Situated on the picturesque Sherborne Estate in the Cotswolds, Lodge Park was created in 1634 by John 'Crump' Dutton. Inspired by his passion for gambling and banqueting, it is a unique survival of what would have been called a grandstand, with its deer course and park. It was the home of Charles Dutton, 7th Lord Sherborne, until 1983 when he bequeathed his family's estate to the National Trust.
The Sherborne Estate is 1,650 hectares (4,000 acres) of rolling countryside with views down to the River Windrush. Much of the village of Sherborne is owned by the Trust, including the post office and shop, school and social club. There are walks for all ages around the estate, which includes the restored and working water meadows.
Lodge Park, Aldsworth, nr Cheltenham, Gloucestershire GL54 3PP
This unusual and atmospheric property was built c.1550 as a Tudor hunting lodge and added to in the 1790s, later converted into a fashionable Georgian home; the house is lived in and has been furnished by the present tenant. Set in 5½ha (14 acres) of wild, romantic garden surrounded by 300ha (700 acres) of unspoilt countryside. It stands high on the edge of a 40ft cliff with outstanding views.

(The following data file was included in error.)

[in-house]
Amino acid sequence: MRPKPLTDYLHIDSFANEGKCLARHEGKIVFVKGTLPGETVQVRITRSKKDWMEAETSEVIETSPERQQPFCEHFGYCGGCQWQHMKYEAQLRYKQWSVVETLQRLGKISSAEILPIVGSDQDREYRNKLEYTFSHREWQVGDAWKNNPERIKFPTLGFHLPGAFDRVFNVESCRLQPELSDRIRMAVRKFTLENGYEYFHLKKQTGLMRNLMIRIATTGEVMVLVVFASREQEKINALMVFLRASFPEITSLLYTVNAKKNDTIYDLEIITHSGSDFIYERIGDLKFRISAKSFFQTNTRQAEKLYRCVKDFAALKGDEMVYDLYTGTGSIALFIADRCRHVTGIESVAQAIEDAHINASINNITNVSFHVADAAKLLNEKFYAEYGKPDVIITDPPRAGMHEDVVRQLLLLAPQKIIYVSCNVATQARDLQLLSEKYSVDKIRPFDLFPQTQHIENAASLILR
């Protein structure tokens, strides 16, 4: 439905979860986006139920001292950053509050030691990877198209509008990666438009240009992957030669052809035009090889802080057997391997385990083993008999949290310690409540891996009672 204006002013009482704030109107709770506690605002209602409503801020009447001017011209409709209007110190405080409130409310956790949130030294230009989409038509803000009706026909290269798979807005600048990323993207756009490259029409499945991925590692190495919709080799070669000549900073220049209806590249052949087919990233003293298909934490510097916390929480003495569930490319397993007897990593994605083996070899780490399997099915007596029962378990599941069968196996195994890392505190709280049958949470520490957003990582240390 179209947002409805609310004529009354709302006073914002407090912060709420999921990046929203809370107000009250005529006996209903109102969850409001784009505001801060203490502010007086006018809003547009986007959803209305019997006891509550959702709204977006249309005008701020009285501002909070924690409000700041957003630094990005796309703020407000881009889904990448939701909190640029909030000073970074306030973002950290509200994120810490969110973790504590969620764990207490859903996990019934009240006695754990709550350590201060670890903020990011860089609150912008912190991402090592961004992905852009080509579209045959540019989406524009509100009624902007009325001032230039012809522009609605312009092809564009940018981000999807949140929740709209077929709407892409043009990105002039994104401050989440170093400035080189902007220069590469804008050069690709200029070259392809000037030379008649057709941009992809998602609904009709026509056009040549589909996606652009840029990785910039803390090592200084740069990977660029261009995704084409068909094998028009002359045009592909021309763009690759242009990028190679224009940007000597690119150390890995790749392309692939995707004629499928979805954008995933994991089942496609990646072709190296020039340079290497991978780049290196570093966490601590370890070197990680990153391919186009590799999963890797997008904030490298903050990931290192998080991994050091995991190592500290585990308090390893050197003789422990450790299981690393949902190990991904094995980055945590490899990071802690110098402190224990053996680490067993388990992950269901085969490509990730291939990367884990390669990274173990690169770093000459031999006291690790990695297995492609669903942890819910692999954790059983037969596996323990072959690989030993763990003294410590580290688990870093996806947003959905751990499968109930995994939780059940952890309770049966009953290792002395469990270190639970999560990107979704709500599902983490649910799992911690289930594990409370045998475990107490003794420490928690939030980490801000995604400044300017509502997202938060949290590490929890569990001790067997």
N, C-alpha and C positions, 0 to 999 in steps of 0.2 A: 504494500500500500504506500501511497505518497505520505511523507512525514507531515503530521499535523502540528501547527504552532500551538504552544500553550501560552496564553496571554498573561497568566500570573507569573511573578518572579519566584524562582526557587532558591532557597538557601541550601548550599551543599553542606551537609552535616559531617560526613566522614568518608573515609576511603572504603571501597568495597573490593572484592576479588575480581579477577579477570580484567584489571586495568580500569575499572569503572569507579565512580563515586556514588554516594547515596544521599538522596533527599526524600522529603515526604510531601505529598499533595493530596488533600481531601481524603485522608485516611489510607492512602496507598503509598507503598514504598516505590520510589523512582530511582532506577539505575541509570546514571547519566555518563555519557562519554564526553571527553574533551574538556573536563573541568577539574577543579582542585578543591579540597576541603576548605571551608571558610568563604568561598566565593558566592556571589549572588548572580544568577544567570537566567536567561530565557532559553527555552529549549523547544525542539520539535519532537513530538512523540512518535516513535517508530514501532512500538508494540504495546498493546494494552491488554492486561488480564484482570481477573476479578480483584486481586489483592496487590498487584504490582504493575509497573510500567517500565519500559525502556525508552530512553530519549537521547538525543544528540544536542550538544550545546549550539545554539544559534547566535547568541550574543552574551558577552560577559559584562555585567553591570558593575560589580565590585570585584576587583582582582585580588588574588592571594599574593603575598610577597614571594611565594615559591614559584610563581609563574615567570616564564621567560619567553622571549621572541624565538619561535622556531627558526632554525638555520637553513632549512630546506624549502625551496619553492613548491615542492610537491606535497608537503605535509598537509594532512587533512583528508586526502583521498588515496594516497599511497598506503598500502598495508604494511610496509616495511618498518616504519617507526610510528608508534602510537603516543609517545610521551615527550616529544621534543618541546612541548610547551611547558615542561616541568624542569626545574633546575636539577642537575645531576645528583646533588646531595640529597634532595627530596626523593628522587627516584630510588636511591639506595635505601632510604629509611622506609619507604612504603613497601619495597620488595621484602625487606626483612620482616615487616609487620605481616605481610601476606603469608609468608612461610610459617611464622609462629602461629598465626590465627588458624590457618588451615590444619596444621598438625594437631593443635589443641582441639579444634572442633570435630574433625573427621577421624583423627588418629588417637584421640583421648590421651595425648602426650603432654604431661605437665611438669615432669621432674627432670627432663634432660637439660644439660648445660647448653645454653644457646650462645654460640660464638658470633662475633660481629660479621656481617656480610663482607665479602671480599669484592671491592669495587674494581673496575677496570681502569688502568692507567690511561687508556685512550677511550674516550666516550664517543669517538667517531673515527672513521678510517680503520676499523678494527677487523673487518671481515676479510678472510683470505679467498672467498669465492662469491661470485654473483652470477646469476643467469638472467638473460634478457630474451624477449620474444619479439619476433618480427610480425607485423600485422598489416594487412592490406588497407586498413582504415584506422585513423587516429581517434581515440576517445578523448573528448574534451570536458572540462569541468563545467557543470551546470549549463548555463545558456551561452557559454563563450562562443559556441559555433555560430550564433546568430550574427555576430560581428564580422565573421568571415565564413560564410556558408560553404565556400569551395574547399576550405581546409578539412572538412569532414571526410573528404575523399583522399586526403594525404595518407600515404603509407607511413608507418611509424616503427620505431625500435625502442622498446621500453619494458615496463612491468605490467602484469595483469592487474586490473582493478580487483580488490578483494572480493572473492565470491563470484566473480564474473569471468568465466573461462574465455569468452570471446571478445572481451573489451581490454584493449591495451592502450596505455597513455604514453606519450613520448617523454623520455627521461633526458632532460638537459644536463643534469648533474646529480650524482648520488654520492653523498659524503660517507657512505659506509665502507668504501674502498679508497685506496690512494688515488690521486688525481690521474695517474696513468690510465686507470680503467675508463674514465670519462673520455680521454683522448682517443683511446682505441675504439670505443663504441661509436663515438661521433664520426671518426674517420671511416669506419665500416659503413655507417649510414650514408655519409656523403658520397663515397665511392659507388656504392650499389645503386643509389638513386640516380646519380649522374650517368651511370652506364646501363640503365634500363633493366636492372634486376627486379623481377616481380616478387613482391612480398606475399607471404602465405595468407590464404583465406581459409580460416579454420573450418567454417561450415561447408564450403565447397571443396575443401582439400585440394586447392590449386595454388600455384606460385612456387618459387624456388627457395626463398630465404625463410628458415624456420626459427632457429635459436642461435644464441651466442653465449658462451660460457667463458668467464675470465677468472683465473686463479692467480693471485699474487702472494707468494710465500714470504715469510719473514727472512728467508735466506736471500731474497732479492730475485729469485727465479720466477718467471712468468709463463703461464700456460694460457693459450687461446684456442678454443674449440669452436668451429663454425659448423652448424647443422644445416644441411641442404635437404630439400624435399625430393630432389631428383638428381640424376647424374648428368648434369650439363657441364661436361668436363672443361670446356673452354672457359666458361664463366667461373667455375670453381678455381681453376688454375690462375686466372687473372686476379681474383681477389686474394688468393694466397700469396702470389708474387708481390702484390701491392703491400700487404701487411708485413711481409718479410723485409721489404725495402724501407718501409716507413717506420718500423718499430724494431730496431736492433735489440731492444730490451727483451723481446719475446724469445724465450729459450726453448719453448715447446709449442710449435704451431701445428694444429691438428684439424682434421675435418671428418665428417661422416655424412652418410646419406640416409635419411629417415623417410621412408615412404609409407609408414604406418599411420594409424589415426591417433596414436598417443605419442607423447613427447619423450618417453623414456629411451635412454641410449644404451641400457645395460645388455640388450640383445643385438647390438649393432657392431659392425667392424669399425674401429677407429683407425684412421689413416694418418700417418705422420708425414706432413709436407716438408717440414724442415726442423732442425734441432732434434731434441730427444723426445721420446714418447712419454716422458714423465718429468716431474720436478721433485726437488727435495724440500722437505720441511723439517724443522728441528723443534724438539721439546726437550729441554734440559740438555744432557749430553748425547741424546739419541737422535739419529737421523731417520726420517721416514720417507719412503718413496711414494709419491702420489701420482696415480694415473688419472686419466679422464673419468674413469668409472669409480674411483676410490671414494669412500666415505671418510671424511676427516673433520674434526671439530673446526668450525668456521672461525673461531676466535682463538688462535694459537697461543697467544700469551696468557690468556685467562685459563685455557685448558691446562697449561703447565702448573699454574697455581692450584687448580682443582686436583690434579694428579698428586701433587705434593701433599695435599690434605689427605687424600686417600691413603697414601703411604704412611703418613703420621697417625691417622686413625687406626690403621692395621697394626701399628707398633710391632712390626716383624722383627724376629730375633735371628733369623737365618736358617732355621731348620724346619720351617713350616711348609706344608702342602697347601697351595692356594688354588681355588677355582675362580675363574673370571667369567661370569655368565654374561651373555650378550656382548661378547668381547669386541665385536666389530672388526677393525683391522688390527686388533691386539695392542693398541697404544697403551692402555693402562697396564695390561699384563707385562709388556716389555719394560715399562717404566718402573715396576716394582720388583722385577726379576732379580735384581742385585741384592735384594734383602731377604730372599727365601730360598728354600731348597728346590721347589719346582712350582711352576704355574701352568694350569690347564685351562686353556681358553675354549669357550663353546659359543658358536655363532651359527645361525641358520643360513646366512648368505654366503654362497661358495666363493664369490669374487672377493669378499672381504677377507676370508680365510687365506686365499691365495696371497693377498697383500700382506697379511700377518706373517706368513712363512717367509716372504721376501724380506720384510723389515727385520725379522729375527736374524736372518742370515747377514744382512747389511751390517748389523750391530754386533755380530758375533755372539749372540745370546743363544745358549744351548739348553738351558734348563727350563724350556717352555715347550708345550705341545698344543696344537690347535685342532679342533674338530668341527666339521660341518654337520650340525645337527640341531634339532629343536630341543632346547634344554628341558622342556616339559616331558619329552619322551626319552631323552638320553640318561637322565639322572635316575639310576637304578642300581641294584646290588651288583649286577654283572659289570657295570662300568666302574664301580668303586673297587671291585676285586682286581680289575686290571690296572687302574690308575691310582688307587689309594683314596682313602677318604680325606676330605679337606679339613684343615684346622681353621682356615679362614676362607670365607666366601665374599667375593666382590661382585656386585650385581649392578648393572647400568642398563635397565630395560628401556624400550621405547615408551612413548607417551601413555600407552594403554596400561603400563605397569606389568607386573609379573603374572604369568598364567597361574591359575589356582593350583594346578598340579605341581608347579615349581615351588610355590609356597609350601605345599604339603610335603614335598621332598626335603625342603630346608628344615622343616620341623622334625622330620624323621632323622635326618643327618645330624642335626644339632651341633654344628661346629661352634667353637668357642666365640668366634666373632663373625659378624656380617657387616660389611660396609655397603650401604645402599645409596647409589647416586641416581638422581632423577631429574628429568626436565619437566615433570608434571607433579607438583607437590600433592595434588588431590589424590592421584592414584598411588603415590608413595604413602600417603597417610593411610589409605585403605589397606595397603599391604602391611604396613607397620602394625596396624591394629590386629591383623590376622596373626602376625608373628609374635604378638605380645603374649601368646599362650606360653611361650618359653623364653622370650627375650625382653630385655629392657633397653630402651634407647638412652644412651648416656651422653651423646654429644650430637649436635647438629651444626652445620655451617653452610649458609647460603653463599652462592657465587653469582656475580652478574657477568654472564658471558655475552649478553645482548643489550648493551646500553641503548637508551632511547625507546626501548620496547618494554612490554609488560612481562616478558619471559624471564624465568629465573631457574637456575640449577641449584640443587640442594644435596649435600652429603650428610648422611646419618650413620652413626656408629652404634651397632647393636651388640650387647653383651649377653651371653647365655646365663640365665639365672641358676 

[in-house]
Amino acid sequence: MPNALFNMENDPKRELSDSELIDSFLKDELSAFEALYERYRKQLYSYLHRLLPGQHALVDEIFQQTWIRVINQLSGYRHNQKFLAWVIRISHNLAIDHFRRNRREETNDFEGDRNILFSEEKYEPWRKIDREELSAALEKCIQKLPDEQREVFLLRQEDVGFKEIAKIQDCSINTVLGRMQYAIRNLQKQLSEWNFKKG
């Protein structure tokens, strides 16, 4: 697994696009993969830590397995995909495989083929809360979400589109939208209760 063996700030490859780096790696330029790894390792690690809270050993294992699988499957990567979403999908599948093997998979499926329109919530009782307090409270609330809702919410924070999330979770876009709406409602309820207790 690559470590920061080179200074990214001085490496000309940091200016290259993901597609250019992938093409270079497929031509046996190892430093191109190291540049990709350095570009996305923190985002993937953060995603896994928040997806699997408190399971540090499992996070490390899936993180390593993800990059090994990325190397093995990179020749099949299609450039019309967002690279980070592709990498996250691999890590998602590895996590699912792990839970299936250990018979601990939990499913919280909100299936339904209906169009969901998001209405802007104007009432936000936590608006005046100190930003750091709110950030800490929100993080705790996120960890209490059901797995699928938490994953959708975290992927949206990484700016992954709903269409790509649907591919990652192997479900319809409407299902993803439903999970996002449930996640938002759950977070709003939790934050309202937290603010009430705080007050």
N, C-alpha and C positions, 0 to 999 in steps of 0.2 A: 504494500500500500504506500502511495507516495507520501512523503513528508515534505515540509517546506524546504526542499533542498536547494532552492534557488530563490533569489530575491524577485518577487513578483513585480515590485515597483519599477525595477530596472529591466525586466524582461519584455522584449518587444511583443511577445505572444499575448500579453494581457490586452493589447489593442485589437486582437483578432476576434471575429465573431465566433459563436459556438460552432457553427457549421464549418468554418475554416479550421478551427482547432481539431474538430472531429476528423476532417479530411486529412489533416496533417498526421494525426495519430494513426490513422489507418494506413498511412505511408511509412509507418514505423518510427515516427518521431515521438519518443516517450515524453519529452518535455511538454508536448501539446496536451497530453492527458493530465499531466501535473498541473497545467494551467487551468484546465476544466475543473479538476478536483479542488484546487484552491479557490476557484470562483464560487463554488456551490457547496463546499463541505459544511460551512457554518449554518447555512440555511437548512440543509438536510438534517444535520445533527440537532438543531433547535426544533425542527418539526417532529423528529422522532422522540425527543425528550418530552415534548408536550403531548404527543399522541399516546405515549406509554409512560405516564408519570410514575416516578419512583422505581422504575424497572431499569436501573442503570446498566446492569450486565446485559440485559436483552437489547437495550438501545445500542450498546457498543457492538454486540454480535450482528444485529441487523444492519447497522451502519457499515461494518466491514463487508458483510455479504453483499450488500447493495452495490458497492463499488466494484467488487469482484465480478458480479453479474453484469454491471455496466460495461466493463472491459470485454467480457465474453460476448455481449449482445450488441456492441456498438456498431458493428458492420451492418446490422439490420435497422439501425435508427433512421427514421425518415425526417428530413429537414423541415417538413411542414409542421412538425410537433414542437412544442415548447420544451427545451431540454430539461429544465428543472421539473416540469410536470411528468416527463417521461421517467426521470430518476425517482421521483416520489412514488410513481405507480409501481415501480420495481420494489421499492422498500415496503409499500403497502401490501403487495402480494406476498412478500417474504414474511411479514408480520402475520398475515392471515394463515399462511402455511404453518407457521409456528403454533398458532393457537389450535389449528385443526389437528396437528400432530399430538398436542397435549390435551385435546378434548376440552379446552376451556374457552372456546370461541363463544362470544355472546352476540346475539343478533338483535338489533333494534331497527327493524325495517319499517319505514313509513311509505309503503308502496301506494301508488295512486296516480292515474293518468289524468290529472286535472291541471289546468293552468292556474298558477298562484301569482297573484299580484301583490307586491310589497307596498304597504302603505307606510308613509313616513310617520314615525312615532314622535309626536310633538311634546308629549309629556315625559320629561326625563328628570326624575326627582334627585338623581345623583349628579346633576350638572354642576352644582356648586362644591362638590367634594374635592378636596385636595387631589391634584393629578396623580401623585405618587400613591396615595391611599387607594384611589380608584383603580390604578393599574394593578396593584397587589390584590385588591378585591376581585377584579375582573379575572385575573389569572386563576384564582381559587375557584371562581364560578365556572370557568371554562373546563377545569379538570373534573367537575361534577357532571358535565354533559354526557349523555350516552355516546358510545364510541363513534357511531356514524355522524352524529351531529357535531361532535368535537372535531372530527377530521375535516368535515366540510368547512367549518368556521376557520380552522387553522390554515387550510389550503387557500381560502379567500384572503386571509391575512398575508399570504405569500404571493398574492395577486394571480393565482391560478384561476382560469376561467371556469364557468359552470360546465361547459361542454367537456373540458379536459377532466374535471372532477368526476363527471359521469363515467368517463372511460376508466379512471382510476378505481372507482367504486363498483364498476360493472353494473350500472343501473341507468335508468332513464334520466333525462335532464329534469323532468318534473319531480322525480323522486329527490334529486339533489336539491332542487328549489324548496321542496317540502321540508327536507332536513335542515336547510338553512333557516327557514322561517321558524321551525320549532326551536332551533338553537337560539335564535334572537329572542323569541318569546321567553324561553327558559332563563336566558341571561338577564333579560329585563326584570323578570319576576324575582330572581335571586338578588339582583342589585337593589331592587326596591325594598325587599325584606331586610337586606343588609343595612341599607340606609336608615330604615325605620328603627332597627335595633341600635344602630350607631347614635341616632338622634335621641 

Open-air theatre production.
Ozleworth, Wotton-under-Edge, Gloucestershire GL12 7PZ
Woodchester Park is a beautiful, secluded valley near Stroud in the Cotswolds.
The valley contains the remains of an 18th- and 19th-century landscape park, a mansion and a chain of five lakes fringed by woodland and pasture. Much of the valley is wooded with paths criss-crossing the valley sides, offering unexpected and spectacular views of the valley and mansion.
Most of Woodchester Park is owned by the National Trust, who bought it in 1994, to protect and preserve its unique landscape. The Mansion and its immediate surroundings are owned by Stroud District Council and leased to the Woodchester Mansion Trust.
Woodchester Park, Stonehouse, Nympsfield, nr Stroud, Gloucestershire GL10 3TS
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Dog Friendly Attractions